• Relationships between the colleges – almost invariably the College of Agriculture is the second richest and most powerful college on campus (after the college of medicine if such exists). They always have new buildings, money floating around for various initiatives, etc. Within the college of agriculture, NatRes is usually near the bottom of the ladder. In contrast, while colleges of science are usually less powerful, EEB/Biology is often the biggest and richest department within the college (especially when its a joint Biology department with EEB and molecular/cellular biology). So NatRes tends to be the little fish in the big pond, while EEB tends to be the big fish in the small pond. There are advantages to both – mostly depending on whether resources are being allocated at the university level (e.g. buildings which favors college of ag) or at the within college level (e.g. various travel awards to students which can tend to favor EEB).
  • Interior decorating – by far the most important distinction is what the hallways look like!. EEB departments tend to be in generic university drab with perhaps a glass display case of books by the faculty or maybe something out of the collections. NatRes Have large stuffed mammals, often a bear, mounted upright in the wildlife half and to have gorgeous solid wood paneling on the forestry half.

Those are the differences that jump most immediately to my mind. As already stated they are sweeping stereotypes and the landscape will differ in individual units. My only goal here is to provide a “quick reference” for people contemplating the switch. Overall, I find it highly regrettable that these cultural differences exist and that people don’t work together better between these units. We are all doing ecology after all. And it makes me really appreciate the structure here at U Maine where all of the biological sciences (from EEB to nursing and food sciences to forestry) are in one college – effectively a college of biology. More universities should move in this direction. Maine is also a place where people aren’t very hung up on the basic-applied distinction – something else I wish more universities would foster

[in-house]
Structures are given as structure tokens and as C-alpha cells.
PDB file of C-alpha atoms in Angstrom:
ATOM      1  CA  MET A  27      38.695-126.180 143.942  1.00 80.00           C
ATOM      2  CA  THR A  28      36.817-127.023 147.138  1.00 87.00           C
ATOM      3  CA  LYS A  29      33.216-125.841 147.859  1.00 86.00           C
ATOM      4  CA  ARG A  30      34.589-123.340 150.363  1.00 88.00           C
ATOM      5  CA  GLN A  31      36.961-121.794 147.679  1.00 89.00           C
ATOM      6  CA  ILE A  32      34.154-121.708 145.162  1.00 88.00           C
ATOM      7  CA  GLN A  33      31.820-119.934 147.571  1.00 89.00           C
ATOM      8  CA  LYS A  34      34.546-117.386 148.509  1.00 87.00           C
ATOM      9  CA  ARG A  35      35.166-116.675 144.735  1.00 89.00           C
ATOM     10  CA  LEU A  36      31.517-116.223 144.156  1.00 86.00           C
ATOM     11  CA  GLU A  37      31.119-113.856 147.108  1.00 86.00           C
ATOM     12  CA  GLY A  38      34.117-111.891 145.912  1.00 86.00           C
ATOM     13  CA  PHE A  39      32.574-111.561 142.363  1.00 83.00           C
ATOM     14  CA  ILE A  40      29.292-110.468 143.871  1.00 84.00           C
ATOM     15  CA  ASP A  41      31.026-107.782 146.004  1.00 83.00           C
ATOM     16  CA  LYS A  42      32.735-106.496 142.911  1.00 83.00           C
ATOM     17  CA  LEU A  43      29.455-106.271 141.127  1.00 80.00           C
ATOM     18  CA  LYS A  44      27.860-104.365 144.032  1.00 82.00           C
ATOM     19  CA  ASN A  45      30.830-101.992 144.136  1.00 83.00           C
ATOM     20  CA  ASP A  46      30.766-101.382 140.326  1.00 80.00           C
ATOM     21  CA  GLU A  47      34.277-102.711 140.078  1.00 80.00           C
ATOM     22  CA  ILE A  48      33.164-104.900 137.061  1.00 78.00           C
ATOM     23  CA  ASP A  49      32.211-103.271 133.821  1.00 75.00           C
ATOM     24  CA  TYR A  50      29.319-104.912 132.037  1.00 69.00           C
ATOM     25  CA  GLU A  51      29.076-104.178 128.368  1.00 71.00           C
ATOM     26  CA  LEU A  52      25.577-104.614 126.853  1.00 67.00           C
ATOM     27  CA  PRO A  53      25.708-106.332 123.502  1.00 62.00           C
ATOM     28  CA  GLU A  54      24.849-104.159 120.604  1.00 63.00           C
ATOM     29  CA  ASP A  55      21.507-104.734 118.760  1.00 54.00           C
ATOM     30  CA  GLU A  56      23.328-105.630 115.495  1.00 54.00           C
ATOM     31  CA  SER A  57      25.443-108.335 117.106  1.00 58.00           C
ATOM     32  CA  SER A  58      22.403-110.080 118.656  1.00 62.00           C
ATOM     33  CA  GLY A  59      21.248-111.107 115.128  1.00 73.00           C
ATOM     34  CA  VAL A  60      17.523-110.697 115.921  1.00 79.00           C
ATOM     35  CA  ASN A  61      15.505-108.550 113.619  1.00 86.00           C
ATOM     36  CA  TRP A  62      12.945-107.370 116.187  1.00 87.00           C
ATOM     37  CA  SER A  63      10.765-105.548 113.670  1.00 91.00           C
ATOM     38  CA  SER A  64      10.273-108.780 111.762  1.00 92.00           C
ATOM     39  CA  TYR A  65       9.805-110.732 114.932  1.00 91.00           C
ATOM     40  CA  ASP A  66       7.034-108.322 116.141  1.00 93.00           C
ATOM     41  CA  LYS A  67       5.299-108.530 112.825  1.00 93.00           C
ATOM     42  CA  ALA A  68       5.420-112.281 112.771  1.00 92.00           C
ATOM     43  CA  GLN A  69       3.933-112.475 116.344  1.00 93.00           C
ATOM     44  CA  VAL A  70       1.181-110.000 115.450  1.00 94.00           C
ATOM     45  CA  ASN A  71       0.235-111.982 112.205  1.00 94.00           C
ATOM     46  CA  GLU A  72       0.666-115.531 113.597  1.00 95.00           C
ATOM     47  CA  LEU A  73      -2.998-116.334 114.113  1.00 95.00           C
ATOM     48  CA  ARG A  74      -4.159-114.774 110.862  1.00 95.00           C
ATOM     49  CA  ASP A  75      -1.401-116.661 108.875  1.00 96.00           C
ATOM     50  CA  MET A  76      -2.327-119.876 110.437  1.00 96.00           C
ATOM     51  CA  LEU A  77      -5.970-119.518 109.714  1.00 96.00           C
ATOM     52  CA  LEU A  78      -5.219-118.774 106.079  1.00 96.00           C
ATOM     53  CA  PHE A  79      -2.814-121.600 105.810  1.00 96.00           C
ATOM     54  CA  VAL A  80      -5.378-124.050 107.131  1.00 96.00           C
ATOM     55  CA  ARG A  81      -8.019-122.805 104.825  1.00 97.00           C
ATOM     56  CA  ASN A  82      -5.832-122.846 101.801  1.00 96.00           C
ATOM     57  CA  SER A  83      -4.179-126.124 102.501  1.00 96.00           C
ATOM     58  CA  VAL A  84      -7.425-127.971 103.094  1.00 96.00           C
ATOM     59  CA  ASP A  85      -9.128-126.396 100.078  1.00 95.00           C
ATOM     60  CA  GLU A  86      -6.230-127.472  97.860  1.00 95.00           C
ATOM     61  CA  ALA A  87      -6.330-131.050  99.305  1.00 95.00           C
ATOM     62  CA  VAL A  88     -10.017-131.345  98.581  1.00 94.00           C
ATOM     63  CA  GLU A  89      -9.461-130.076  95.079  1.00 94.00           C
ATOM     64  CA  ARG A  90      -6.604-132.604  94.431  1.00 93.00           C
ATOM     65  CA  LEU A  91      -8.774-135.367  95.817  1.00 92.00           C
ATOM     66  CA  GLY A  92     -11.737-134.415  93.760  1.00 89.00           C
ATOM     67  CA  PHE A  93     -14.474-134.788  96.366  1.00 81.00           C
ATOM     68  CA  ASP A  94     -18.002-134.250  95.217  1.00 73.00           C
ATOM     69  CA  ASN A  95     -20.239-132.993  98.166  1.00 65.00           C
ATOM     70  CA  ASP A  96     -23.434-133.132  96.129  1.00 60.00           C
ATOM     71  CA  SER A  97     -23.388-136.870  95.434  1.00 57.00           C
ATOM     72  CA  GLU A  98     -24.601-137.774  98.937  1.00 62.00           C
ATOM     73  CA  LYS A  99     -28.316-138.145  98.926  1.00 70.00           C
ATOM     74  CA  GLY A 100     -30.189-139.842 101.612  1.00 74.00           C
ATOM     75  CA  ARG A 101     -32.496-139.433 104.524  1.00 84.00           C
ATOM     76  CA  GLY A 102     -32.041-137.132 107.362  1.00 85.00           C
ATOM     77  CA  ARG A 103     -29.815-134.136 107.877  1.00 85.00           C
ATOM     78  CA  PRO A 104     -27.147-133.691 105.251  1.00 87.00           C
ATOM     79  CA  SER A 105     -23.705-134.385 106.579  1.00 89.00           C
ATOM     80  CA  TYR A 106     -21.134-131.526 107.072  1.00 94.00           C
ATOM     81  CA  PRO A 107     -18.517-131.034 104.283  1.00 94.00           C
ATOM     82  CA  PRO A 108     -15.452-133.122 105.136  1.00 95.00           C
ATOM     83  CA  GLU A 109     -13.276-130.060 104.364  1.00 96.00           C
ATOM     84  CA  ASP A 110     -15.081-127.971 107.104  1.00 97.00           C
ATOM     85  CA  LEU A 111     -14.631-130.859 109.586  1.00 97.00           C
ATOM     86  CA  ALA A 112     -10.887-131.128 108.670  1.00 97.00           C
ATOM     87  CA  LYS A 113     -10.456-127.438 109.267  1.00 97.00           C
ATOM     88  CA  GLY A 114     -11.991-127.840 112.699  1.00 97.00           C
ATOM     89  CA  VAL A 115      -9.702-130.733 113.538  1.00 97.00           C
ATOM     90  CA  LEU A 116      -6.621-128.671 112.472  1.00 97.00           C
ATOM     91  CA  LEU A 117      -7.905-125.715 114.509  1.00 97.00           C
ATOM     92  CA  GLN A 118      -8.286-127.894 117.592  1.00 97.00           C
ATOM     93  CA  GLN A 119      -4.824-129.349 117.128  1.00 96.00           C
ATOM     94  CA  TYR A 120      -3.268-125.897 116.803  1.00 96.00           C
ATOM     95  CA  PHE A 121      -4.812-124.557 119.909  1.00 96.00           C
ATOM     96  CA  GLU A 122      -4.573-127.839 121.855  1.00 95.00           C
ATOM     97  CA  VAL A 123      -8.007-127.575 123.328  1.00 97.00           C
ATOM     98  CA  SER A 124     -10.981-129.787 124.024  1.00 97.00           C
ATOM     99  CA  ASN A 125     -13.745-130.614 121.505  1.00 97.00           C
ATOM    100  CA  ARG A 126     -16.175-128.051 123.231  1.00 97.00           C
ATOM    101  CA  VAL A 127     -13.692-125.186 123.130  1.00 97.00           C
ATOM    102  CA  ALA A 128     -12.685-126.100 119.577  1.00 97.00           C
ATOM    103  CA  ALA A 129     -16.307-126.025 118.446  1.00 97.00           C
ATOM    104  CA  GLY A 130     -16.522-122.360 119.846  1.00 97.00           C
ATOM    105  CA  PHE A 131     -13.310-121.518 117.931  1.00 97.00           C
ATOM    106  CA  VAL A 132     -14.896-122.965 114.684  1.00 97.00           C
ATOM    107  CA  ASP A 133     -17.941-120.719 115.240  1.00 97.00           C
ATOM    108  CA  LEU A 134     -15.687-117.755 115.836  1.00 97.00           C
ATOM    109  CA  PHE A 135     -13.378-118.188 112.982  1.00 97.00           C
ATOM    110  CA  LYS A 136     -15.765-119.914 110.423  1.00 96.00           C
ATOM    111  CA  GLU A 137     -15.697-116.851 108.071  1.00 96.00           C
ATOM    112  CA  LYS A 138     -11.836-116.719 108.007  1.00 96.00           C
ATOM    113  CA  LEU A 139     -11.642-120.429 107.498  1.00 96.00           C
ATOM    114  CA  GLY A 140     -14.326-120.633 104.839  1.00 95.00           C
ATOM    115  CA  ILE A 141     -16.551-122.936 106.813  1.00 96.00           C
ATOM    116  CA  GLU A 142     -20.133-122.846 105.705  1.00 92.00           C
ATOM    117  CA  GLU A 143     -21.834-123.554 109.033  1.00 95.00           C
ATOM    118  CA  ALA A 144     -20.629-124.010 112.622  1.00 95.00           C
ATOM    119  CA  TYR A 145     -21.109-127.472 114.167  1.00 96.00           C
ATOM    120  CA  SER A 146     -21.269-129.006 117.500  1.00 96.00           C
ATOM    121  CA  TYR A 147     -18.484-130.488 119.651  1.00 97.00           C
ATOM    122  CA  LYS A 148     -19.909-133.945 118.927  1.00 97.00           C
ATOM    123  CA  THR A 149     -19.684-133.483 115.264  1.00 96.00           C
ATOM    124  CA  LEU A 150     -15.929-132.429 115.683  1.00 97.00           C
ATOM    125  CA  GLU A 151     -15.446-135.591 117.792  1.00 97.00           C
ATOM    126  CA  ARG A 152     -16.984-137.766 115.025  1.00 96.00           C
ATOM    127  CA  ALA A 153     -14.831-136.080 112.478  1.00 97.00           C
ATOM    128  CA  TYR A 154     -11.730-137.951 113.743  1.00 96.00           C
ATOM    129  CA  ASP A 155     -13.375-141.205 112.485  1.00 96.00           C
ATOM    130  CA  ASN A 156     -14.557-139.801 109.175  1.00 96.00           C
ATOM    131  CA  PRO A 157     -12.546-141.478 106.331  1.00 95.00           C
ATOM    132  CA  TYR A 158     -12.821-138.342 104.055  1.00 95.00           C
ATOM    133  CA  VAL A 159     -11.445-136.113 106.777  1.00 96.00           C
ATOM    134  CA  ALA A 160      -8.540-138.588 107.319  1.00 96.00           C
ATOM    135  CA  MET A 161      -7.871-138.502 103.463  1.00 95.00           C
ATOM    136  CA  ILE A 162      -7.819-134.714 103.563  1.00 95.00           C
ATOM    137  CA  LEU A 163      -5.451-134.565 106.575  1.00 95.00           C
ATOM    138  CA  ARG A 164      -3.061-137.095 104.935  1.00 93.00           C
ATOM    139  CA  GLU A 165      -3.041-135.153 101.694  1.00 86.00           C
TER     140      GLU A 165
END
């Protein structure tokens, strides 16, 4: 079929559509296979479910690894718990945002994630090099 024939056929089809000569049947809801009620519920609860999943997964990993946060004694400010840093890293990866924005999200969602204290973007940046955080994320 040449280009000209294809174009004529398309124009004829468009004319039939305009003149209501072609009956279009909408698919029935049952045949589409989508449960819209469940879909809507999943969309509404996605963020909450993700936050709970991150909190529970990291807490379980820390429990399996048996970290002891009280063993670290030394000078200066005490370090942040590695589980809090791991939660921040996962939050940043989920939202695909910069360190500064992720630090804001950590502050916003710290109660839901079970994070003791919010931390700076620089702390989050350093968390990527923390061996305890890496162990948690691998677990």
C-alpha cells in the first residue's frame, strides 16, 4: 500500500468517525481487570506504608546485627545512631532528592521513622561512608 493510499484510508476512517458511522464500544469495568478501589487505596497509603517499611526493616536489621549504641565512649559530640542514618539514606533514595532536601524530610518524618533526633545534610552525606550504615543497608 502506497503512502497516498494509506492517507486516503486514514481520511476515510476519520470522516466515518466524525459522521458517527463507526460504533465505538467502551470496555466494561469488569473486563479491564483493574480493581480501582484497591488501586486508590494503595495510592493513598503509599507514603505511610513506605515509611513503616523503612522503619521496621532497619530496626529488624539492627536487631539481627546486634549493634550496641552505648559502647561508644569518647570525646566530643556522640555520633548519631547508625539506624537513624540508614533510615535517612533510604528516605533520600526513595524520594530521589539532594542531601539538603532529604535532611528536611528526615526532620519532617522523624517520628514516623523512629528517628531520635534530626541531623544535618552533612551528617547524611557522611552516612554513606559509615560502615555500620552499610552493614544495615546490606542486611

I fear that somebody will get annoyed by my putting this down in black and white, but my intention is to help people new to the issues. Keep in mind that these are only approximately true, and that I love – repeat love – my time spent in both types of units on multiple campuses and nearly always end up finding a way to have cross appointments or what not to effectively end up in the middle between the two which is where I am happiest.

What are your observations about the similarities and differences across the “divide” (which shouldn’t be as big a divide as it is)? How does this generalize in other countries? What about people at private universities or undergraduate education-focused universities in the US – which culture matches better to what you experience?

How to write a great journal article – act like a fiction author

There are a number of good posts out there on how to write a good journal article and even a whole blog devoted to the topic; many of them are linked to in the comments section of my post on writing style.

Here I want to elevate above the nuts-and-bolts sentence-level-detail of my post on writing style* and even elevate above the aforementioned posts that break down different sections of a paper and zoom out to 100,000 feet and think really strategically about writing a paper.

In my experience as a student committee member and as an associate editor for three journals I must have seen many 100s if not at this point 1000s of pre-publication articles. And they are varied. But many of them are by already good writers in the sense of clear, fluid English that understands well the purpose of each of the four sections (intro, methods, results, discussion). But many (most?) of these are still missing something. Something which I think is the hardest thing to learn: to think about the paper as a cohesive unit.